The Principle of the Steelyard in Formal Bonsai Display
By Carl Bergstrom, USA
The conventions of formal bonsai display are more than arbitrary protocols lent gravity by the weight of history and tradition. Rather, the conventions of formal display reflect basic principles of perspective, balance, and composition. In an introductory essay on bonsai display, Andy Rutledge illustrates the way in which the layout of the tokonoma reflects the viewpoint of a human observer as she contemplates a natural scene.
Figure 1. Why do we favor the arrangement above over the arrangement below?
But why does the scroll hang between tree and accent, and why does it crowd the larger, dominant form of the tree instead of resting equidistant between tree and accent? Rutledge attributes this in part to the need for left-to-right rhythm in the composition.
The positions of each element provide more than rhythm, though - they provide balance. The tokonoma is balanced much in the same way that landscape paintings are often balanced, through a compositional principle known as the steelyard. The principle of the steelyard suggests that visual weight balances much as physical weight does. When a composition has an obvious pivot or axis, the large or visually weighty main subject should be placed closer to the pivot point than a smaller or less weighty secondary object, just as a heavy weight must be placed closer to the pivot of a lever balance than the counterbalancing lighter weight on the other side.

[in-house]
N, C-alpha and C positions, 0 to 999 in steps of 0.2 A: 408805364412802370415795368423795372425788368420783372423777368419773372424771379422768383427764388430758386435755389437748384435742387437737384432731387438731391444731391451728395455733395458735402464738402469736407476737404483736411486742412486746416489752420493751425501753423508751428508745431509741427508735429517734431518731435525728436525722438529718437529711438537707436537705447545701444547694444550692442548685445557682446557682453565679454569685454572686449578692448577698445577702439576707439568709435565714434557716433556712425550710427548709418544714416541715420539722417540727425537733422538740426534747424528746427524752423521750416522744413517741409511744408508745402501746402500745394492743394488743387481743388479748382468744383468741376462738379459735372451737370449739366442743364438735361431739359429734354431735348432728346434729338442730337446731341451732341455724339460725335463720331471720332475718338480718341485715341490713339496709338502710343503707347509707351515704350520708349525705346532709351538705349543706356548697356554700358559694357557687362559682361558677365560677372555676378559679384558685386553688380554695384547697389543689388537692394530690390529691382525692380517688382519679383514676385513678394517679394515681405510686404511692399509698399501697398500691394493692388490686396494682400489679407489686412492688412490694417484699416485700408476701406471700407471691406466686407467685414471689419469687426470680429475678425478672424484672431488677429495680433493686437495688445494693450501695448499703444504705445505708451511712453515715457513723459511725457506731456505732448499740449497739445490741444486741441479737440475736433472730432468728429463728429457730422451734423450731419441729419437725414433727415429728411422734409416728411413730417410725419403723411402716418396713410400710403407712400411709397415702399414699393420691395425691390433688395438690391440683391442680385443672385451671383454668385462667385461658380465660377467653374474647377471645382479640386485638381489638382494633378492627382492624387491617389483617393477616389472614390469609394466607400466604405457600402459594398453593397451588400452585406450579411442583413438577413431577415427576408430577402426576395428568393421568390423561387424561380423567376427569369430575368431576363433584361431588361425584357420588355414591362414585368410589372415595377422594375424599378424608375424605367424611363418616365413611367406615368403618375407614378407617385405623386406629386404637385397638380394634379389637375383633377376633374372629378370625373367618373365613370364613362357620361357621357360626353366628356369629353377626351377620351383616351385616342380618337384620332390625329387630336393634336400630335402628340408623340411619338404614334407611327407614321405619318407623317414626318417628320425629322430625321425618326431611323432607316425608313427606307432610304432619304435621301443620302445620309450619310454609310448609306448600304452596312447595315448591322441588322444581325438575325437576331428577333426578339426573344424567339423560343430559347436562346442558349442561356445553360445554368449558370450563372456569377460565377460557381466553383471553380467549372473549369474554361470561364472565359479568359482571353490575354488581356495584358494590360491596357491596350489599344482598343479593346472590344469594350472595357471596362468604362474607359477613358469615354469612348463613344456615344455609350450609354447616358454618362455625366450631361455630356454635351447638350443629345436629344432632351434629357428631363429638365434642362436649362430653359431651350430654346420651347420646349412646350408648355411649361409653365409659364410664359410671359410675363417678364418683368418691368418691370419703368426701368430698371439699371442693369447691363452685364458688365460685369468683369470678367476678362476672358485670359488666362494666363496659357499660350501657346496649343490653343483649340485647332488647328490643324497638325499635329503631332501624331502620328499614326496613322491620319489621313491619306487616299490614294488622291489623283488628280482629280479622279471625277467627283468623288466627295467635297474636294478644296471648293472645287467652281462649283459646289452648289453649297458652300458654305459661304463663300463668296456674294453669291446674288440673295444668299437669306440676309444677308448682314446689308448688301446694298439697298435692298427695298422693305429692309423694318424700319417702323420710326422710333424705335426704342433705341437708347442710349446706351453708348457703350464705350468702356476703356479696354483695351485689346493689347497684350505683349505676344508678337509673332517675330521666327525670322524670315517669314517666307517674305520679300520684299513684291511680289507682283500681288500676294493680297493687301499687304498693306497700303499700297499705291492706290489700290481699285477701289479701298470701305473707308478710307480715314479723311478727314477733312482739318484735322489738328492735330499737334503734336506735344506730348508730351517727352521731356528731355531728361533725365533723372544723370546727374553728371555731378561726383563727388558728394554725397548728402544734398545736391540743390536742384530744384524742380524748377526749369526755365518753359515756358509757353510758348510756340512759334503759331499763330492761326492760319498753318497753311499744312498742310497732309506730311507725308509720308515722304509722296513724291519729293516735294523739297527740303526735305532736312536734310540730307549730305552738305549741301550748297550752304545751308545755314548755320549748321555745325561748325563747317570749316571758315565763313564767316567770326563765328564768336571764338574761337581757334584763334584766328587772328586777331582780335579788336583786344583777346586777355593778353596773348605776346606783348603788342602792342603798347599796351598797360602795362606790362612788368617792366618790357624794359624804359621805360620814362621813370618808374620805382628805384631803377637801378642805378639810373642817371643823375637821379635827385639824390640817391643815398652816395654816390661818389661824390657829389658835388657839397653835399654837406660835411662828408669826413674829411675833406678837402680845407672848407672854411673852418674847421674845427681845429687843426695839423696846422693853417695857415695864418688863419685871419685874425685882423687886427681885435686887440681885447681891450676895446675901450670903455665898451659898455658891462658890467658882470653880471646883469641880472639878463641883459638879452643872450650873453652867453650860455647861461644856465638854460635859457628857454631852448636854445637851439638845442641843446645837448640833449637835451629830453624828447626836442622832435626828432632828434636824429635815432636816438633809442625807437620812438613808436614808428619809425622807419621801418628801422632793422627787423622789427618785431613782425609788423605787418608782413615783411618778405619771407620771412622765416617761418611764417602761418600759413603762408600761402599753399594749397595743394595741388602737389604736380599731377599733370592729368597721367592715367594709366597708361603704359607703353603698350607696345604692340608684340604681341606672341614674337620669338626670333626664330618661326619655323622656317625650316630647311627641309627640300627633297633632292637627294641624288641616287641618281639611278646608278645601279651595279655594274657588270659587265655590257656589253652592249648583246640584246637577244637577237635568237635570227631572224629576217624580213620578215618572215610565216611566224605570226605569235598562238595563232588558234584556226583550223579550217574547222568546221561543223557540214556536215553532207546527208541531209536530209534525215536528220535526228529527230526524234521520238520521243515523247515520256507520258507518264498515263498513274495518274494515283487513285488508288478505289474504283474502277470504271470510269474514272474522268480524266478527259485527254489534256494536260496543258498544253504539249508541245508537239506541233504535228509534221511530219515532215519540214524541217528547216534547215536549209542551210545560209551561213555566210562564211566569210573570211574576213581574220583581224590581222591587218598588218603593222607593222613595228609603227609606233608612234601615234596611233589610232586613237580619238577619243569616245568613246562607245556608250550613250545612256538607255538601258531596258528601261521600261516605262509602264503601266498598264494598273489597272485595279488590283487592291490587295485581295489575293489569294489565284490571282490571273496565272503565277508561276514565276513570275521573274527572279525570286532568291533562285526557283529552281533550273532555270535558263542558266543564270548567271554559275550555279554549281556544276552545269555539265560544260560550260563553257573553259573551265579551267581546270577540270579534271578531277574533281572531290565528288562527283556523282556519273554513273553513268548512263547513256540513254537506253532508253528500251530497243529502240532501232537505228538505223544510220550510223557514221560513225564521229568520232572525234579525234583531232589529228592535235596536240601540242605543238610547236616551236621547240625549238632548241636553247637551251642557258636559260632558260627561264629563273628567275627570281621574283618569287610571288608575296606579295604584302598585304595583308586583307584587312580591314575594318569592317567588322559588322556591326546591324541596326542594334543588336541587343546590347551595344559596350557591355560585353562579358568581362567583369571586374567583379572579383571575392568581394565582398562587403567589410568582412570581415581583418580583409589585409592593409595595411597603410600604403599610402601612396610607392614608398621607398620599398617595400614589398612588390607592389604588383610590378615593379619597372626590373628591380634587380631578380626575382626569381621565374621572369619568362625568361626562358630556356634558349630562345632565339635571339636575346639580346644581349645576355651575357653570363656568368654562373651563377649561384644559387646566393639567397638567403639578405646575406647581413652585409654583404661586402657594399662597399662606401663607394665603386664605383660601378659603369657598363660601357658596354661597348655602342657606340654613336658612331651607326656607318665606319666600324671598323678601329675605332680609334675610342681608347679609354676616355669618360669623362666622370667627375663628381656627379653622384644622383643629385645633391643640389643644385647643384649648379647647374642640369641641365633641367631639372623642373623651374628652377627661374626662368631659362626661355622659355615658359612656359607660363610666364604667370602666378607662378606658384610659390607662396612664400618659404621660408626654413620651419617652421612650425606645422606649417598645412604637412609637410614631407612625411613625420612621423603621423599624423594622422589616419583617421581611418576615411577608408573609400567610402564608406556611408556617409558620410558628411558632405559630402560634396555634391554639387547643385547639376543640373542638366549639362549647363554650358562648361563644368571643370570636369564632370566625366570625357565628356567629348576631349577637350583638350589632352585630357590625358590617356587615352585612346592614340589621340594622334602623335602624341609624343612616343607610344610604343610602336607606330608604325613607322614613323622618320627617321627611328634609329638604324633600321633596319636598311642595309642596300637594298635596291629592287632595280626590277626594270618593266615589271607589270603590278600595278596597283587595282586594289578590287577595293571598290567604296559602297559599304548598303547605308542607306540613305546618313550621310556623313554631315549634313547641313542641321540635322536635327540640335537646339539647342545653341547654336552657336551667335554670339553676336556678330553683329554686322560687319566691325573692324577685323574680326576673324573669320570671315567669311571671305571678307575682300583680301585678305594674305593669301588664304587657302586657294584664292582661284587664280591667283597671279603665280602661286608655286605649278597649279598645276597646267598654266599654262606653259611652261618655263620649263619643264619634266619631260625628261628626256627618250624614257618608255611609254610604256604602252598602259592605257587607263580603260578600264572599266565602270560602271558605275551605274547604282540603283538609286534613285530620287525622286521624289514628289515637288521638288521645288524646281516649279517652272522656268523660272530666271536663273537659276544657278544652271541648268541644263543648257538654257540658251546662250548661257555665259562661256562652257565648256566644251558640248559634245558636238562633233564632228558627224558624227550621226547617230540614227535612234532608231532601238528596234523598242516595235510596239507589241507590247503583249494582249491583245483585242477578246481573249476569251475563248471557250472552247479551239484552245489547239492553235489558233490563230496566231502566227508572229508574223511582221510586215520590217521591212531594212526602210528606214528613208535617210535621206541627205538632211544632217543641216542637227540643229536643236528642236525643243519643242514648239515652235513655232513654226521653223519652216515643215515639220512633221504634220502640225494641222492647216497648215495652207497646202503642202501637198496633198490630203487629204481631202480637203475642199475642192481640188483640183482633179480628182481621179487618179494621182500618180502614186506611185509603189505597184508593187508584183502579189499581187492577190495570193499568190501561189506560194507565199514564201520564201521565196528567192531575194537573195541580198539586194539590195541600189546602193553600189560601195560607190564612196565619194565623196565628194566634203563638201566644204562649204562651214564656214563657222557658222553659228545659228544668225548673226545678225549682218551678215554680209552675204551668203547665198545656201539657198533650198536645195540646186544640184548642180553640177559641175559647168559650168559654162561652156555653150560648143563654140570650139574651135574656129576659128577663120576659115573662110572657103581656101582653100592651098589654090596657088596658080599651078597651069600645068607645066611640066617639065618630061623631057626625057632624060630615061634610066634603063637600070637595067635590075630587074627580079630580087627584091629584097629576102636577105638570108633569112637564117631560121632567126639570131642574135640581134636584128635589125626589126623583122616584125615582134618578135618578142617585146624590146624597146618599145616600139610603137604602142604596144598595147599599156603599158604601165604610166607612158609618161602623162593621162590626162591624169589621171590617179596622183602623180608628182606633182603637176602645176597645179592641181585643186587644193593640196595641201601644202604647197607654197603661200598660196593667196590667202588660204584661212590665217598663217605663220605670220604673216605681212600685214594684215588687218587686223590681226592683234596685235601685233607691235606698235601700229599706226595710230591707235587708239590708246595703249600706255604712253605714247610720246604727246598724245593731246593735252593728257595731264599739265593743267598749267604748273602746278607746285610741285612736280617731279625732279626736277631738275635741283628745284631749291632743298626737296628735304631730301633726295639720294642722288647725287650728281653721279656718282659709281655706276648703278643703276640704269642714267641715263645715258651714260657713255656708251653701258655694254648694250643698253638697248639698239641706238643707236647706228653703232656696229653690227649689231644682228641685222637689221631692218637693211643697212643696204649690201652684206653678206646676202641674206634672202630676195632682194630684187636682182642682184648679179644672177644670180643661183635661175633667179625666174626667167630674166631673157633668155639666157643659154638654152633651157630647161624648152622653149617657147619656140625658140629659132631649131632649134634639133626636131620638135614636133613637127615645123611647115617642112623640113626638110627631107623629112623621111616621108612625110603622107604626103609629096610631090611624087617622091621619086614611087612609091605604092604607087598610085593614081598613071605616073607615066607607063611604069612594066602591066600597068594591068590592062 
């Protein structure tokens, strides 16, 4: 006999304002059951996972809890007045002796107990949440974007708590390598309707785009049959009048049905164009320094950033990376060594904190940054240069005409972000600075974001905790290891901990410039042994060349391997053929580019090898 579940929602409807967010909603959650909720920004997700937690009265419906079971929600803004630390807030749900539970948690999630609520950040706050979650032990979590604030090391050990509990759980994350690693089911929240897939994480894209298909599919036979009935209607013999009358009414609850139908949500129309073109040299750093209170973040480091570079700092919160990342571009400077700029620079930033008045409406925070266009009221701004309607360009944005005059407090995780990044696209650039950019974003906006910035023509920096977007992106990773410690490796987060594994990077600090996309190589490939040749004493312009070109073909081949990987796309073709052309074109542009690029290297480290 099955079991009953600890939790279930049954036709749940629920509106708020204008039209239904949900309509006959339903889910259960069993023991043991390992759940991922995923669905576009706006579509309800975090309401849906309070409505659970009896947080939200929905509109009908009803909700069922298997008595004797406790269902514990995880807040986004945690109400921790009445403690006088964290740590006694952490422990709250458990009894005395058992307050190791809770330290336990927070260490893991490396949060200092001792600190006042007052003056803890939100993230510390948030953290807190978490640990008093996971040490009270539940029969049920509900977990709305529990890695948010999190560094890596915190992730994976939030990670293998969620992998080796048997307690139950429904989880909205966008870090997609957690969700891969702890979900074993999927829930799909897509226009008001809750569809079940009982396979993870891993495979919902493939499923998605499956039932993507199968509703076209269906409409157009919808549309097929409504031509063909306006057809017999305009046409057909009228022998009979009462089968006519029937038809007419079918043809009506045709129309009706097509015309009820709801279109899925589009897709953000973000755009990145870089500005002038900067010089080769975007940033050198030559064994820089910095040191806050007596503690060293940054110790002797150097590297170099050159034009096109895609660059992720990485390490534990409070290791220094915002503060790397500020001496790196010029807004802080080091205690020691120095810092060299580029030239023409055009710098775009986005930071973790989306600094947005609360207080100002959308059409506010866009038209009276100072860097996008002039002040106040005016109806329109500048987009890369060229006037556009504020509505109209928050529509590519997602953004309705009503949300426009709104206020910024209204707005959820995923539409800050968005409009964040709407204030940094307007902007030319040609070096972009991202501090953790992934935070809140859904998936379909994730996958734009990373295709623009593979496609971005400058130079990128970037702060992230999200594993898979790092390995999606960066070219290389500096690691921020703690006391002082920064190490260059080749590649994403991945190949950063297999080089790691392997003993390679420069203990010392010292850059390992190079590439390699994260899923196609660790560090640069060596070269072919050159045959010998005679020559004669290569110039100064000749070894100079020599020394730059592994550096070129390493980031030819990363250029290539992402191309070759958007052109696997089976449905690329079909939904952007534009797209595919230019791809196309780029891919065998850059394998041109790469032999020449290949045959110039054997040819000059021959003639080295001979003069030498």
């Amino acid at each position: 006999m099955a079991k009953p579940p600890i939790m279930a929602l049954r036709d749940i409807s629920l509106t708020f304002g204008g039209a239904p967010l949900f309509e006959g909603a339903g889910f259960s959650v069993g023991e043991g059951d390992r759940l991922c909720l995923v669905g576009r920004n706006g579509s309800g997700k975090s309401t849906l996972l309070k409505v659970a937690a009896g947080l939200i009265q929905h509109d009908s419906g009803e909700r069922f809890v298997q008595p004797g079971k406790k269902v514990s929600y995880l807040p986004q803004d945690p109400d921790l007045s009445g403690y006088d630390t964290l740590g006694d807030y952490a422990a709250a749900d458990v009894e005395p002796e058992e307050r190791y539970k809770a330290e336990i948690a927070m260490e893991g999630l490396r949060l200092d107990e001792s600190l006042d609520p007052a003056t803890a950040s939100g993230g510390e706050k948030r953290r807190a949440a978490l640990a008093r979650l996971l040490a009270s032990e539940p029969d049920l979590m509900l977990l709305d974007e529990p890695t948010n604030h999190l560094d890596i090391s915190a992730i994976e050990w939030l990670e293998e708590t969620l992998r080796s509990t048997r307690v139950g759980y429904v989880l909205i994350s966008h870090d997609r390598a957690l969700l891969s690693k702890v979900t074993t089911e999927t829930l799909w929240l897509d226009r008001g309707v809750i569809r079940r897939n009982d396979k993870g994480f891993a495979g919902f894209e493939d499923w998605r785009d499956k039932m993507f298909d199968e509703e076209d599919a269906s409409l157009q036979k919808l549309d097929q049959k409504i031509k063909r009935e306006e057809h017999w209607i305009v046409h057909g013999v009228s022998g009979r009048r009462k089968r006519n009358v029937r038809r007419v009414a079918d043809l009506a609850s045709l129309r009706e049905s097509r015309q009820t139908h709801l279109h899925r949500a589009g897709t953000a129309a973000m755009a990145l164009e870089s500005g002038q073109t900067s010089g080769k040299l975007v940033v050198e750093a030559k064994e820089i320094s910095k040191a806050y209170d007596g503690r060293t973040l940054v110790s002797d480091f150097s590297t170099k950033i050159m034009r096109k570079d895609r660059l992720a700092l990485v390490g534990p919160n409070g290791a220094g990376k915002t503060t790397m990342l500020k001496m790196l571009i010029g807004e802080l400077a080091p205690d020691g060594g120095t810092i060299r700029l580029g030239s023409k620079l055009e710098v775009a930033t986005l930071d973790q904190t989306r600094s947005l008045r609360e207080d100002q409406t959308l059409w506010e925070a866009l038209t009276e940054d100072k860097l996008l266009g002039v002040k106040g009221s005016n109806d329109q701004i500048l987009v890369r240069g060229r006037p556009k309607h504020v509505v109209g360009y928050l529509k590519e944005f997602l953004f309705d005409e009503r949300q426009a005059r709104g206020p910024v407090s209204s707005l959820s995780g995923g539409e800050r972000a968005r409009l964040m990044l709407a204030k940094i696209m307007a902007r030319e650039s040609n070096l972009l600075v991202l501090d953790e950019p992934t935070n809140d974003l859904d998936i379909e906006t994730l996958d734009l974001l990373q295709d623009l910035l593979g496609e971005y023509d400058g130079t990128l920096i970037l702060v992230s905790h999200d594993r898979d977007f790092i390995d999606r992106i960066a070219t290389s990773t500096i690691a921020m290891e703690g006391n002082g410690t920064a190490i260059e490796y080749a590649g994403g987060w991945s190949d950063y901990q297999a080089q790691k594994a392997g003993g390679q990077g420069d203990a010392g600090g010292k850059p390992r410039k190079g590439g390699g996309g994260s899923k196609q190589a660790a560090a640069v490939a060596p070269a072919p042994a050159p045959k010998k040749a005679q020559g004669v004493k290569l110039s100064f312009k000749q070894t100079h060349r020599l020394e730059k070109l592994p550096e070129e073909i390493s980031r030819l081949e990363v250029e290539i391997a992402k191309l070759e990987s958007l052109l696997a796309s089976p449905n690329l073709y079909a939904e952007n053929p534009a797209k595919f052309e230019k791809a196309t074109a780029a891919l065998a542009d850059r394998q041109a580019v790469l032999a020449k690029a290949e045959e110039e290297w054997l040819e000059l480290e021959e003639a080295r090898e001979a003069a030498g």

If a composition includes a strong vertical element through the central 2/3 of the frame, this vertical element makes a like a pivot. In landscape painting, a tree is often used for this purpose, as in Pieter Bruegel the Elder's "The Harvesters".
Figure 2. The steelyard in Pieter Bruegel's The Harvesters.
Here a tree cuts the frame, acting as pivot for the larger foreground subject (the relaxing peasants) and the smaller rear subject (the harvester emerging from the fields).
Figure 3. The steelyard in the tokonoma
In formal bonsai display, the tree is typically the subject rather than a pivot. In the tokonoma, the vertical scroll plays the roll of the pivot element. The visually massive main subject, the tree, is then placed close to the scroll; the less massive accent object is placed at a distance so as to appropriately counterbalance the display.